ML:
Ah, yes, the Illumination Lawn. Or as I've taken to calling it, the WOG. As in, Wedge of Grass, a sad Pringle of turf adjacent to the Beaumont Theater. It is, let's admit, a failure. How does one get to the WOG? It's hard. The single access point, about the width of a MET diva, is hidden away in a back corner, behind the moat that is the Paul Milstein pool. (An aside: everything here, to the point of absurdity, has some donor's name attached to it — gone are the days of the anonymous benefactor.) The narrow entry point means the grass at the front is chewed up from excess traffic. From there, the WOG continues to disappoint. The rake is too steep for comfort (you could hardly put a drink down and expect it to stand up.) And the fencing at the edges: I thought, from a distance, it was temporary construction fencing, but no. Let’s hope it’s sturdy.

The Illumination Lawn or “WOG.” Lamster: “A sad Pringle of turf”

AL:
I have to agree it looks like temporary fencing, sagging slightly under its own weight. The whole lawn looks saggy, as well as soggy, particularly next to that pool. The architectural language of Lincoln Center, particularly in this back corner, was incredibly taut: the smooth surface of the pool, the slightly looming Vivian Beaumont, the disappeared grove of trees in planters by Dan Kiley. Introducing a Pringle seems willfully destructive, and when people are loitering outside the restaurant (opening September), it is only going to seem more cramped.

I think the WOG fails on DSR’s own terms, not just Lincoln Center’s. It’s another folded plane, but it fails to connect to anything. At their ICA in Boston, the stadium seating really feels like an extension of the public boardwalk, an easy detour. It would have been so much better if the lawn rolled up from the pool, making it possible to enter at any point along its length. That could have been magical.

You have no patience for this argument, but I also think lawns are over. High maintenance, riddled with pesticides, an emblem of the suburbia we are now trying to remake. I knew the grass would die a quick death. We need landscape architects to come up with new sitable surfaces, either plants or man-made, so we can stop trying to make grass grow like a rug.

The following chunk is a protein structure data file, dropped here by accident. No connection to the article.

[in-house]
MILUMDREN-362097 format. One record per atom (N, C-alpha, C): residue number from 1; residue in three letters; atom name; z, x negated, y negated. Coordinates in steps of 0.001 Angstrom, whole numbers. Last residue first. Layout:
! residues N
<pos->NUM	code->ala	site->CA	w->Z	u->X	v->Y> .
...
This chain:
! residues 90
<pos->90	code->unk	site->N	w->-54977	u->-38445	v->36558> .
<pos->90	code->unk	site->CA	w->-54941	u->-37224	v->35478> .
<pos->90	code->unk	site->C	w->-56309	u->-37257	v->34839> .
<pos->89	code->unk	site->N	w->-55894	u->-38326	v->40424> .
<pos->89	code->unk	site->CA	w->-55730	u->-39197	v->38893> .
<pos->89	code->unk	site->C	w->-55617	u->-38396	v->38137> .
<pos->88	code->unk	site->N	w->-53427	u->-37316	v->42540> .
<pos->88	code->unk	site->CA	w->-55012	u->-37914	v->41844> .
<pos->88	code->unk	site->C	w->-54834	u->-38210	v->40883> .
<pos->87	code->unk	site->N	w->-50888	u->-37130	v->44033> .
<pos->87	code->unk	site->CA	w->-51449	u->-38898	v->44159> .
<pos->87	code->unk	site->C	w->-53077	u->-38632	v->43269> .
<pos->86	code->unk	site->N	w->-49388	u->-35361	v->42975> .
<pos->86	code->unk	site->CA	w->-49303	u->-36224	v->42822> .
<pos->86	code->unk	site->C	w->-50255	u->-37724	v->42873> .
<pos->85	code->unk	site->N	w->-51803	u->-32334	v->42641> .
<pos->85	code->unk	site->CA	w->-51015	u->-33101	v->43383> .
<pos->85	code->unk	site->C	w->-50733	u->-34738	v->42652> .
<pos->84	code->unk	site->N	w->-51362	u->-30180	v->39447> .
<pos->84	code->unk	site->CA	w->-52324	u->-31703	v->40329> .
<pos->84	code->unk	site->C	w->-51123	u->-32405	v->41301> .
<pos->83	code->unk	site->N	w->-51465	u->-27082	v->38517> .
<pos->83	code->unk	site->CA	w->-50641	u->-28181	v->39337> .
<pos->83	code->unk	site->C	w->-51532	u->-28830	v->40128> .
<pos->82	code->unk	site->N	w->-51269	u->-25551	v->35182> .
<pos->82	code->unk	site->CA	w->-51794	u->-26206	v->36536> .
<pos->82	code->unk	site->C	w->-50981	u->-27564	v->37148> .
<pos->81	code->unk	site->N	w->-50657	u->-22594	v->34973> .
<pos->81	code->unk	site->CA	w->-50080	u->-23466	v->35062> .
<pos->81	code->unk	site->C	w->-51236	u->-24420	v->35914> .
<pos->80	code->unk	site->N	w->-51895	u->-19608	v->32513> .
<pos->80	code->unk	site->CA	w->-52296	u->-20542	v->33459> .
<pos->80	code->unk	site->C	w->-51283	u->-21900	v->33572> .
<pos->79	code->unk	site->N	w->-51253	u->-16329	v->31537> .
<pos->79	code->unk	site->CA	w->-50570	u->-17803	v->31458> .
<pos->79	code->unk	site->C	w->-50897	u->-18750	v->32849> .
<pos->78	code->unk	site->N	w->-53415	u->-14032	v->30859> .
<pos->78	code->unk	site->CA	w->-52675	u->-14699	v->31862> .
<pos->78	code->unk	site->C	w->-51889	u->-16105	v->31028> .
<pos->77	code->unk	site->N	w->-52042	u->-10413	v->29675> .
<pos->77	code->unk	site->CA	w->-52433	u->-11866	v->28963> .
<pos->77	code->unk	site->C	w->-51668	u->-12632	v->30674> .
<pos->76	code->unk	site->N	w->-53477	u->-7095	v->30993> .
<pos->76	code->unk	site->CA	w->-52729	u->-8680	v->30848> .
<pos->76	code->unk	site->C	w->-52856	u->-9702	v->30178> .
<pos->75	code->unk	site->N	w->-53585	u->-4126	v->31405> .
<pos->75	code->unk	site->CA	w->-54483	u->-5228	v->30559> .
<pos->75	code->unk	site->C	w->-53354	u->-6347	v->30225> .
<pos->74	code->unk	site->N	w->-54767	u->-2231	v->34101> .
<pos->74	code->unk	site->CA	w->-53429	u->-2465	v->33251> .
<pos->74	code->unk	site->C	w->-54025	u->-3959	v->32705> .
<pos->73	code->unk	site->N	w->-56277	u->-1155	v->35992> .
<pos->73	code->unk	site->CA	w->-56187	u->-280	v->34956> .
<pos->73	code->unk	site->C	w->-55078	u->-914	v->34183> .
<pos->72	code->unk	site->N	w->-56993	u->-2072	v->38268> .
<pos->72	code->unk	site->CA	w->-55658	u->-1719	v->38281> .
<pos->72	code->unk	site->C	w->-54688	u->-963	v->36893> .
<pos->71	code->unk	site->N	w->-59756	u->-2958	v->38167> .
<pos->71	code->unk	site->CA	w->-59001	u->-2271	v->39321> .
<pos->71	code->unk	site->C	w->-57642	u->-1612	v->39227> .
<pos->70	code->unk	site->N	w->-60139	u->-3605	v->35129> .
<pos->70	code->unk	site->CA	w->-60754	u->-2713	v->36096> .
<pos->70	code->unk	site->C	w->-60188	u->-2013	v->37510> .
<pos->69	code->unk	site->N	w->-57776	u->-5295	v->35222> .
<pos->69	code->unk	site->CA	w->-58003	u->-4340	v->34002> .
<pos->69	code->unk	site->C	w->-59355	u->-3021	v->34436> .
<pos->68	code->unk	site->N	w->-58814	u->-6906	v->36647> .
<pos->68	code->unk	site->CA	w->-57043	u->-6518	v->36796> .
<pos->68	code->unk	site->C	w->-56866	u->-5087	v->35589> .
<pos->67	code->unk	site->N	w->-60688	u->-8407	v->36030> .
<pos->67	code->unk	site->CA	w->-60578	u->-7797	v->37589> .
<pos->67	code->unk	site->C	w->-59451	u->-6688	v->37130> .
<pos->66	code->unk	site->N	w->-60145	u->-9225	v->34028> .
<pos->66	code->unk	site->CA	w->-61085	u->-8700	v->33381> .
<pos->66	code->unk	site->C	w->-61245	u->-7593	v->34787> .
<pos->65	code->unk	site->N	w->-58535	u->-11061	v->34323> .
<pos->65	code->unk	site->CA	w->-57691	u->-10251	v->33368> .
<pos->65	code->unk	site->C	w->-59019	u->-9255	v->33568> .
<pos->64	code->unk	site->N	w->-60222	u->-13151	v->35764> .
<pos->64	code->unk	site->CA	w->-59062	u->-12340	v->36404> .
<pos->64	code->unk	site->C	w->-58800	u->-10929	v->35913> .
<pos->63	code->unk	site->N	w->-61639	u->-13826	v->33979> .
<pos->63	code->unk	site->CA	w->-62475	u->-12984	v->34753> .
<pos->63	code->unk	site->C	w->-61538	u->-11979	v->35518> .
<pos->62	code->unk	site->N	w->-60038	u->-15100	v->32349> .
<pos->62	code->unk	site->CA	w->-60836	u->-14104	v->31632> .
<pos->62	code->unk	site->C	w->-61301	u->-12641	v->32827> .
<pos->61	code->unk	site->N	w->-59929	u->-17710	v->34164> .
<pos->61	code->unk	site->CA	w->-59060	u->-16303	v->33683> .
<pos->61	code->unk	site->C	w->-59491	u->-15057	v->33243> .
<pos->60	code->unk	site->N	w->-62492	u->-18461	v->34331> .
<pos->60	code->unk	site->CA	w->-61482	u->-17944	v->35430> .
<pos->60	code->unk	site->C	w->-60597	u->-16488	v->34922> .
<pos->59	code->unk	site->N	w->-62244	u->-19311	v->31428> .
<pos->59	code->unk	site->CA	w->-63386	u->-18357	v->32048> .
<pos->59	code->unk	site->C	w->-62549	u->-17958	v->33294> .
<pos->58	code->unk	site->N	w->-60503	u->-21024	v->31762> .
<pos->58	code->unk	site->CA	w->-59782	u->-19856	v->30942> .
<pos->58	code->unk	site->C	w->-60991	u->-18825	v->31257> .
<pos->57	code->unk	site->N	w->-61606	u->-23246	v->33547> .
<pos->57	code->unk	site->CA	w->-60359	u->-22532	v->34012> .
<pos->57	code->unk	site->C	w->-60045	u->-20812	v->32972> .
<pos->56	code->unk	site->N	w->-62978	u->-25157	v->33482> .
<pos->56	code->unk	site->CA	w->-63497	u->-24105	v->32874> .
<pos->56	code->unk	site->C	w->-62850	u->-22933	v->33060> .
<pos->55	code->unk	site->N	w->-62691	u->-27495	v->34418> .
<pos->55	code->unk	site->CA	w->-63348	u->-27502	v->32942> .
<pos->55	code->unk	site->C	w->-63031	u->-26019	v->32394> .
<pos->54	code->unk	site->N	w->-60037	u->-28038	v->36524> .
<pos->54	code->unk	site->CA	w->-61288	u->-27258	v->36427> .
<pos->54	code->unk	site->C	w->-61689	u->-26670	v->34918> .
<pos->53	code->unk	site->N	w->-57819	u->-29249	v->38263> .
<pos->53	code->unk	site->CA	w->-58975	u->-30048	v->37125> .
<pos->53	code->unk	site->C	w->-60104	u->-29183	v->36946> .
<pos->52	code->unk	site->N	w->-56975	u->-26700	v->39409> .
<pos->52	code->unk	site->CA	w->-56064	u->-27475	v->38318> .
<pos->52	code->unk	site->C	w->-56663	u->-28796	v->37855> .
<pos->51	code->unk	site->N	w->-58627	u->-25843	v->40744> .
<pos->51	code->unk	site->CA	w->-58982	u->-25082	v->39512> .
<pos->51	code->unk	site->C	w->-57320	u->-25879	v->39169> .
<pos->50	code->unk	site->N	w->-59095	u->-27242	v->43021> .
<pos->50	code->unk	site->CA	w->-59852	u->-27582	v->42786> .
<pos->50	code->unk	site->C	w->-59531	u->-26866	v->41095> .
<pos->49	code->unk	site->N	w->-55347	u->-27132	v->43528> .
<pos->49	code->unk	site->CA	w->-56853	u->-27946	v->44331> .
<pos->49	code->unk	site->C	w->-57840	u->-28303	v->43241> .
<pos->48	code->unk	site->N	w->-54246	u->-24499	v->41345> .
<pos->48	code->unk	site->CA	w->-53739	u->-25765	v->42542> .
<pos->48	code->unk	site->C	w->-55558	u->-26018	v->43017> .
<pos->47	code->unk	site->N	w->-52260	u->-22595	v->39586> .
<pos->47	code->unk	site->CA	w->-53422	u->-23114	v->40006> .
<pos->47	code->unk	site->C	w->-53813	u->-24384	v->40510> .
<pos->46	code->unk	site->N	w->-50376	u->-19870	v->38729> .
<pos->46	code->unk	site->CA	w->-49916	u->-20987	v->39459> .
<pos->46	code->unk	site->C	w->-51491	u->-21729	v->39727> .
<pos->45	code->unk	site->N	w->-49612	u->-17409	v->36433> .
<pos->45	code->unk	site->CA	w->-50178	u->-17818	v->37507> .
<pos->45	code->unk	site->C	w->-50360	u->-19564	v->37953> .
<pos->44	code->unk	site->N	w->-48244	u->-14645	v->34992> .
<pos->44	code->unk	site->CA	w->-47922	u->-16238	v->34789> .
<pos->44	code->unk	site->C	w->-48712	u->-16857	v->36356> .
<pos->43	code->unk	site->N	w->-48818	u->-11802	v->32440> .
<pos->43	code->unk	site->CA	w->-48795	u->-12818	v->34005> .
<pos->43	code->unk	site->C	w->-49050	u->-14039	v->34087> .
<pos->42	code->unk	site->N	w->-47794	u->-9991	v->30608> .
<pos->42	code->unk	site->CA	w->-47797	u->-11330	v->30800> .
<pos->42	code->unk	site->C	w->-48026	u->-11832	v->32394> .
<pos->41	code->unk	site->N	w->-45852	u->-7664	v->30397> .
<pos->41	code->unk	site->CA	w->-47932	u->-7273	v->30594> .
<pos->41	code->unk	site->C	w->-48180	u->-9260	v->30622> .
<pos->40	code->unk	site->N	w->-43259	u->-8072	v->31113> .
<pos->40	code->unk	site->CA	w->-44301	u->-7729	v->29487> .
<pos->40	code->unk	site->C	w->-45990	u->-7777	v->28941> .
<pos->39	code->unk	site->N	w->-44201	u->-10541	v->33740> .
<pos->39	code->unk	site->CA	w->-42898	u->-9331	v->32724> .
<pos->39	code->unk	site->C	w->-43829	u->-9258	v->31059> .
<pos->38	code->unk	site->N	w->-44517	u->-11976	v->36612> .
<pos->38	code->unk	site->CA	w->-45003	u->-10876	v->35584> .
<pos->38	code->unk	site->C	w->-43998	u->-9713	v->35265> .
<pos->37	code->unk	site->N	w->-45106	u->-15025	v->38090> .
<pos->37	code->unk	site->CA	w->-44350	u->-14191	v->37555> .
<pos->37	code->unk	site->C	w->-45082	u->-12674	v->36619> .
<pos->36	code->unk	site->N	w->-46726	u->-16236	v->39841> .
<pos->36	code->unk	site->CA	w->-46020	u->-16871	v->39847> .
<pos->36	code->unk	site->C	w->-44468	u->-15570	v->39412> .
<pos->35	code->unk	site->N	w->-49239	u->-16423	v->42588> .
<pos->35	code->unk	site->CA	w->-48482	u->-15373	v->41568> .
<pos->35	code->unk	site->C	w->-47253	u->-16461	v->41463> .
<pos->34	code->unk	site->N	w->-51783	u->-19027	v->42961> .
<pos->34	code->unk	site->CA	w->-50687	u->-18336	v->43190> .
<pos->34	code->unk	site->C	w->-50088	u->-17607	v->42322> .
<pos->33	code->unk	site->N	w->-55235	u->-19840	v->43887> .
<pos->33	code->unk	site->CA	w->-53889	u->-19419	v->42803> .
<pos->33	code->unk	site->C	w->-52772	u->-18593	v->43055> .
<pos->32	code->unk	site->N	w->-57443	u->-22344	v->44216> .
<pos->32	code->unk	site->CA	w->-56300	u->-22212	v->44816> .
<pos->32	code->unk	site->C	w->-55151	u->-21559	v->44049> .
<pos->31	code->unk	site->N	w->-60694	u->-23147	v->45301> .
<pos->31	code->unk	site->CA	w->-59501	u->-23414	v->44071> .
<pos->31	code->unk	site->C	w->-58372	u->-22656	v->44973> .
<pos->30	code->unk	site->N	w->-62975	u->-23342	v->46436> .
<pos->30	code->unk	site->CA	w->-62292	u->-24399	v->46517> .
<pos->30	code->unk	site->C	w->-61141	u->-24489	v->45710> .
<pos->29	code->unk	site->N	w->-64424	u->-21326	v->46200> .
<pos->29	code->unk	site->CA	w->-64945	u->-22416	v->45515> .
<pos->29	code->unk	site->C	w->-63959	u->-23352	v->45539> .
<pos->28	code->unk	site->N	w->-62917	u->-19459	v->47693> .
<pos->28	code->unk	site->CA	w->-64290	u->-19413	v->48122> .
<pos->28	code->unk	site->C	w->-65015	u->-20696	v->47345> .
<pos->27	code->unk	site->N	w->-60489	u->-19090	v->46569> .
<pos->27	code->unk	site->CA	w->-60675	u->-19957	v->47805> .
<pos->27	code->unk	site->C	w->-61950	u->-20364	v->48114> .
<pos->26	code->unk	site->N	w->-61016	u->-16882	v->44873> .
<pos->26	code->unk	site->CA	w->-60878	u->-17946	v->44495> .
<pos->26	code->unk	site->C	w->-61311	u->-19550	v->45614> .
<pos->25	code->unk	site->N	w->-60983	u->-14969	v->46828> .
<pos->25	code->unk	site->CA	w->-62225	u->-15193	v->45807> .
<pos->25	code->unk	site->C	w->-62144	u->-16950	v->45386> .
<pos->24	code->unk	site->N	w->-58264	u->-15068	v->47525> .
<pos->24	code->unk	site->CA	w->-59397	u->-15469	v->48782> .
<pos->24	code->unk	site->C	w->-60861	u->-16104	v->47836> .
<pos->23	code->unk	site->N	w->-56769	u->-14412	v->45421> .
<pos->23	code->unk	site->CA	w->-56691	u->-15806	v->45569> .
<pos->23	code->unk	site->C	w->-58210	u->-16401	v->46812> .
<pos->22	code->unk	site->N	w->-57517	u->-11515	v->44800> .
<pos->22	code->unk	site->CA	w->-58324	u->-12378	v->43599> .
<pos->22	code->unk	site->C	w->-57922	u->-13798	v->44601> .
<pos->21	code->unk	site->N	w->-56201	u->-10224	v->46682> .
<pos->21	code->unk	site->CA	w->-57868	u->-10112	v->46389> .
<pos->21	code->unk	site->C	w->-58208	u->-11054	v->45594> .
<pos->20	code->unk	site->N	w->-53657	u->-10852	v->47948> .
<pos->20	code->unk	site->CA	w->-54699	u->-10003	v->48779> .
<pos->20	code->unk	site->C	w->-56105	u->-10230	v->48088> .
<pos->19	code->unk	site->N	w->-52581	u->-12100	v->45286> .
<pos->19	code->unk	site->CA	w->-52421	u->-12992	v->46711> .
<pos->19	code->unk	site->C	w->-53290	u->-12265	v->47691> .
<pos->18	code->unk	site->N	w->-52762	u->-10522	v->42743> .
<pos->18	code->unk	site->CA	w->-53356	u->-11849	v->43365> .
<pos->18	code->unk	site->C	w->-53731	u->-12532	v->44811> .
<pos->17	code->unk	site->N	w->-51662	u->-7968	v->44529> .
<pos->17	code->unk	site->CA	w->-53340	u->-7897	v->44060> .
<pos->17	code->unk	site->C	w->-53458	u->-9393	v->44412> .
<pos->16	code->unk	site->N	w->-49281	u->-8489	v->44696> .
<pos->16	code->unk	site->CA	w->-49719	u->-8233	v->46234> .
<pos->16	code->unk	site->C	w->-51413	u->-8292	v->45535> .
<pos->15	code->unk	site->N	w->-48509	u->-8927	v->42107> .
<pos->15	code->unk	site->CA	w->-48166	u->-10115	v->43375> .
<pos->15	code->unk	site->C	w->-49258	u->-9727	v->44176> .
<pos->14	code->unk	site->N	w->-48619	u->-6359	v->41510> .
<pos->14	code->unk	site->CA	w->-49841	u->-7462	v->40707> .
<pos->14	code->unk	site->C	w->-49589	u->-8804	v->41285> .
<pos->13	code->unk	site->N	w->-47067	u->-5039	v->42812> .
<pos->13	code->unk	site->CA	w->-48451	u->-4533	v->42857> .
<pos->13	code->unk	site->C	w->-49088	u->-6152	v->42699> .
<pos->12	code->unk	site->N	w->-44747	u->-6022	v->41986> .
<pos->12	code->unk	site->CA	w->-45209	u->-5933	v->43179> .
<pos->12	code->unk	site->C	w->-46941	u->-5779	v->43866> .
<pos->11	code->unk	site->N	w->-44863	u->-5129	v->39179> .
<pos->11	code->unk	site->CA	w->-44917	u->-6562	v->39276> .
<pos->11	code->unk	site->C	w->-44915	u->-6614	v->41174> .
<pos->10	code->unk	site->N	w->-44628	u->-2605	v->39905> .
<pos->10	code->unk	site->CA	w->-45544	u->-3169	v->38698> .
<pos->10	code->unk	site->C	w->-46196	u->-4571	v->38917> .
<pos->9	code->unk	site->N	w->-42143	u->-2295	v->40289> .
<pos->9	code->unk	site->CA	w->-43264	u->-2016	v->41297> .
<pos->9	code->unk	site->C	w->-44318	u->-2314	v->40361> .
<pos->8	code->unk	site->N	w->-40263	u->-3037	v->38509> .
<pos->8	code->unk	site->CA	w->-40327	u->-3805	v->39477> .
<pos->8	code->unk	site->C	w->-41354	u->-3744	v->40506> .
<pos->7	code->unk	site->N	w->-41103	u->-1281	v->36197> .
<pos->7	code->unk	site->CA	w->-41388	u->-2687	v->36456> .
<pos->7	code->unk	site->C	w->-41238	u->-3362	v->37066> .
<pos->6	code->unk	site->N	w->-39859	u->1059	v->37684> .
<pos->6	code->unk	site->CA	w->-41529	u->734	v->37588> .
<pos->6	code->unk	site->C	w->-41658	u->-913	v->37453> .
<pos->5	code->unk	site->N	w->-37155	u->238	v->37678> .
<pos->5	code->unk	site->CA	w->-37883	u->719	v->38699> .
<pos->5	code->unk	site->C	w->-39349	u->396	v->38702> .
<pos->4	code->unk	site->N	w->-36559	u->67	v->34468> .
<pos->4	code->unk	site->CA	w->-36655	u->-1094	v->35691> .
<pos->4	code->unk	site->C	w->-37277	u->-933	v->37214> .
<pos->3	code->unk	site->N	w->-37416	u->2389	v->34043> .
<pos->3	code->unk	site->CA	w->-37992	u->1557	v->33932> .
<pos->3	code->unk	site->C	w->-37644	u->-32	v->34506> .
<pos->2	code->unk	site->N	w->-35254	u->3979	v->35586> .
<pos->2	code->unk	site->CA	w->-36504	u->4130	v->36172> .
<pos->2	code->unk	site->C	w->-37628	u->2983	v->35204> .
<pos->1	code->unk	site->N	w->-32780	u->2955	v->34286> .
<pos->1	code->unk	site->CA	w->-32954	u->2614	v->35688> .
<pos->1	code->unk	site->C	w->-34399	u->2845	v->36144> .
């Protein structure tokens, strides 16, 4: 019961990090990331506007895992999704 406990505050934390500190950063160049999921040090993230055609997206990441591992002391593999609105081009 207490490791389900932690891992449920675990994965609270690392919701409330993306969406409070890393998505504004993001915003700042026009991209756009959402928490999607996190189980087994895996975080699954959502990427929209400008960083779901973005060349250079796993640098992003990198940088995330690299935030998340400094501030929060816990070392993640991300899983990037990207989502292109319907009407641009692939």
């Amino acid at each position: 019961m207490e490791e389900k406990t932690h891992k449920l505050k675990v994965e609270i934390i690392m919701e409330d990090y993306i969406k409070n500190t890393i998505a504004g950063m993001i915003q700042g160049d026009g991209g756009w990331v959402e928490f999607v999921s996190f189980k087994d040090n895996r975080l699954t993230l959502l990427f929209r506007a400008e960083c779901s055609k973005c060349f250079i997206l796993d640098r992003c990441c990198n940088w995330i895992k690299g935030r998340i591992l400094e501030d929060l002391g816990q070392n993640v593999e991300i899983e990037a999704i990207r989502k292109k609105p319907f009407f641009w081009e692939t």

ML:
I guess I’m not ready for the future where we forsake grass, but in any event let me assure any worried readers that, yes, there are actually parts of the new Lincoln Center that we admire, so please stick around. But before we get to that place, alas, we would be remiss not to mention yet another unfortunate aspect of this renovation, that being the pointless removal of Dan Kiley’s wonderful gridded garden of trees for the trough that is the (cringe) Barclays Capital Grove. This would-be Parisian garden is fine once you trudge your way into it, but, again, the access is botched, with entry points only on the ends, and the sides blocked by concrete benches (more of those DSR “folded planes”) that act unwittingly as jersey barriers.

AL:
What makes it extra terrible is that they have tried to recreate a Kiley mood, with trees in a grid and Bertoia chairs. But it is not as good as what they took out, or even as good as the gorgeous grove of Japanese maples on the south side of the Met designed by Kiley. Wonder how long that will remain? There are plans for Damrosch Park.

You are right that we are being huge downers. Let’s walk over to the new fountain which, to me, best embodies what the renovations should have done: take the old Lincoln Center idea and make it lighter and more beautiful. Add a judicious touch of flash. Even the water looks like it has been touched up a bit to make it sparkle.

ML:
Can’t we linger for just a few more moments back in the gardens out by Damrosch? Kiley’s old stand of Japanese maples is lovely, but let’s also give credit to DSR for what’s happened back here, because I think they’ve done some touching up. It remains a lovely place to be; the grids work for circulation and for idling; the plantings are lovely. Okay, I already feel better.

Moving onto the plaza: Though I was concerned because I so admired Philip Johnson's old fountain, the new one by WET is a dancing wonder. The same can't be said of what's been done to the interior of Johnson's David Koch Theater — formerly the New York State Theater, and don't get me started about this renaming — where several broad aisles have been driven through the orchestra, in a single stroke removing many of the best seats in the house while destroying its aesthetic unity. Those familiar with the old theater will remember its "Continental" seating; that is, each row was an unbroken arc of seats. If this was admittedly a bit of a pain, it was done quite consciously to create a sense of community in the audience, and it did that, brilliantly. But let me point out that DSR had absolutely nothing to do with this.


The new grand staircase, with LED risers. Lamster: “I’m an unabashed fan”

AL:
I am embarrassed to admit, I’ve never been past the lobby of the Koch Theater: I don’t like ballet, and saw most of my opera when I wrote the classical music listings for New York Magazine. The Met gave me more free tickets. But I was riveted by Johnson’s crazy exterior lighting, the round ones that look just like Lincoln Center patrons’ clip-on earrings. There's the touch of bad taste I associate with Lincoln Center, and which seems so absent from DSR’s interventions — except for the new LED lighting on the grand staircase. I wish the LEDs would just sparkle, and not wish me “Bienvenue,” but I know that’s fussy. I am charmed by these two School of American Ballet students who are trying to pose by the title of their next performance. It keeps zipping by.